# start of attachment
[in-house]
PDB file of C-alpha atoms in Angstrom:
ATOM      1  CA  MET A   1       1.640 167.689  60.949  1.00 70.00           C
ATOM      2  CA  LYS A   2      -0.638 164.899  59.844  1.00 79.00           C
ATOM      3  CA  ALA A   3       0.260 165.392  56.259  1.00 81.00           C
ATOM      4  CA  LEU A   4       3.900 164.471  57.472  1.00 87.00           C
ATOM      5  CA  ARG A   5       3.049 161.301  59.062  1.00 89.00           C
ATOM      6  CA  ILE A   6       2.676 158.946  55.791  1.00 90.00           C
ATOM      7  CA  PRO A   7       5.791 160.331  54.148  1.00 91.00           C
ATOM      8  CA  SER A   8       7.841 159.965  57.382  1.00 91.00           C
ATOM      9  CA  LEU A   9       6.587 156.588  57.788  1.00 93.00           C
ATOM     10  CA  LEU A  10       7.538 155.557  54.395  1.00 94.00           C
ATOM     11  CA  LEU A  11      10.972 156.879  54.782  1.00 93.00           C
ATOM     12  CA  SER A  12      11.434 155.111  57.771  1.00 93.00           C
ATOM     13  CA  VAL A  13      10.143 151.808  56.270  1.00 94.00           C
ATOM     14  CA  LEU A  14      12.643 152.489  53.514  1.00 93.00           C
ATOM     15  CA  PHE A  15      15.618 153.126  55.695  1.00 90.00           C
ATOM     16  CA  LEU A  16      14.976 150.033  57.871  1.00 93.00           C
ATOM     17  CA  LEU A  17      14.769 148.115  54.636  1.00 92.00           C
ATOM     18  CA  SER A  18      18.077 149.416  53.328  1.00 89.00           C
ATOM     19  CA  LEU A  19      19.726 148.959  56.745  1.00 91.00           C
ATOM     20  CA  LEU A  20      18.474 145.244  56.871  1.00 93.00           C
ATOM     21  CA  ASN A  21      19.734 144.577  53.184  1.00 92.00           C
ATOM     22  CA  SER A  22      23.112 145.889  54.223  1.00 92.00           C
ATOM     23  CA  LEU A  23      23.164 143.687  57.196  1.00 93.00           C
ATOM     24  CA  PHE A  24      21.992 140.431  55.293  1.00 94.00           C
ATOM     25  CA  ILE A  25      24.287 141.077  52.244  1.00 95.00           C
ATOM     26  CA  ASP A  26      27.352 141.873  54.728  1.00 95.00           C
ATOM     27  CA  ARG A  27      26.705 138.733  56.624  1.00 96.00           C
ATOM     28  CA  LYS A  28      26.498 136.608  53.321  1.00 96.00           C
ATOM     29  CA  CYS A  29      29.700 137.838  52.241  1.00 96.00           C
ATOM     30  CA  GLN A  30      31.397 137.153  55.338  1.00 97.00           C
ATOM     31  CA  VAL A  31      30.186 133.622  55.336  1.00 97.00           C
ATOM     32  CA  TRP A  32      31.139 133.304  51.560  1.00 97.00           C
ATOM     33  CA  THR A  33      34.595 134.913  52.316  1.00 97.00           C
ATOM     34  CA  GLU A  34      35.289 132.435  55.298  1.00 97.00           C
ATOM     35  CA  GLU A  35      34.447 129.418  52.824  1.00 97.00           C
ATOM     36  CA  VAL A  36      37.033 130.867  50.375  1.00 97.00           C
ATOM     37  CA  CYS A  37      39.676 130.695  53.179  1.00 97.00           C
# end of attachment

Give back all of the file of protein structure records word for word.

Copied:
[in-house]
PDB file of C-alpha atoms in Angstrom:
ATOM      1  CA  MET A   1       1.640 167.689  60.949  1.00 70.00           C
ATOM      2  CA  LYS A   2      -0.638 164.899  59.844  1.00 79.00           C
ATOM      3  CA  ALA A   3       0.260 165.392  56.259  1.00 81.00           C
ATOM      4  CA  LEU A   4       3.900 164.471  57.472  1.00 87.00           C
ATOM      5  CA  ARG A   5       3.049 161.301  59.062  1.00 89.00           C
ATOM      6  CA  ILE A   6       2.676 158.946  55.791  1.00 90.00           C
ATOM      7  CA  PRO A   7       5.791 160.331  54.148  1.00 91.00           C
ATOM      8  CA  SER A   8       7.841 159.965  57.382  1.00 91.00           C
ATOM      9  CA  LEU A   9       6.587 156.588  57.788  1.00 93.00           C
ATOM     10  CA  LEU A  10       7.538 155.557  54.395  1.00 94.00           C
ATOM     11  CA  LEU A  11      10.972 156.879  54.782  1.00 93.00           C
ATOM     12  CA  SER A  12      11.434 155.111  57.771  1.00 93.00           C
ATOM     13  CA  VAL A  13      10.143 151.808  56.270  1.00 94.00           C
ATOM     14  CA  LEU A  14      12.643 152.489  53.514  1.00 93.00           C
ATOM     15  CA  PHE A  15      15.618 153.126  55.695  1.00 90.00           C
ATOM     16  CA  LEU A  16      14.976 150.033  57.871  1.00 93.00           C
ATOM     17  CA  LEU A  17      14.769 148.115  54.636  1.00 92.00           C
ATOM     18  CA  SER A  18      18.077 149.416  53.328  1.00 89.00           C
ATOM     19  CA  LEU A  19      19.726 148.959  56.745  1.00 91.00           C
ATOM     20  CA  LEU A  20      18.474 145.244  56.871  1.00 93.00           C
ATOM     21  CA  ASN A  21      19.734 144.577  53.184  1.00 92.00           C
ATOM     22  CA  SER A  22      23.112 145.889  54.223  1.00 92.00           C
ATOM     23  CA  LEU A  23      23.164 143.687  57.196  1.00 93.00           C
ATOM     24  CA  PHE A  24      21.992 140.431  55.293  1.00 94.00           C
ATOM     25  CA  ILE A  25      24.287 141.077  52.244  1.00 95.00           C
ATOM     26  CA  ASP A  26      27.352 141.873  54.728  1.00 95.00           C
ATOM     27  CA  ARG A  27      26.705 138.733  56.624  1.00 96.00           C
ATOM     28  CA  LYS A  28      26.498 136.608  53.321  1.00 96.00           C
ATOM     29  CA  CYS A  29      29.700 137.838  52.241  1.00 96.00           C
ATOM     30  CA  GLN A  30      31.397 137.153  55.338  1.00 97.00           C
ATOM     31  CA  VAL A  31      30.186 133.622  55.336  1.00 97.00           C
ATOM     32  CA  TRP A  32      31.139 133.304  51.560  1.00 97.00           C
ATOM     33  CA  THR A  33      34.595 134.913  52.316  1.00 97.00           C
ATOM     34  CA  GLU A  34      35.289 132.435  55.298  1.00 97.00           C
ATOM     35  CA  GLU A  35      34.447 129.418  52.824  1.00 97.00           C
ATOM     36  CA  VAL A  36      37.033 130.867  50.375  1.00 97.00           C
ATOM     37  CA  CYS A  37      39.676 130.695  53.179  1.00 97.00           C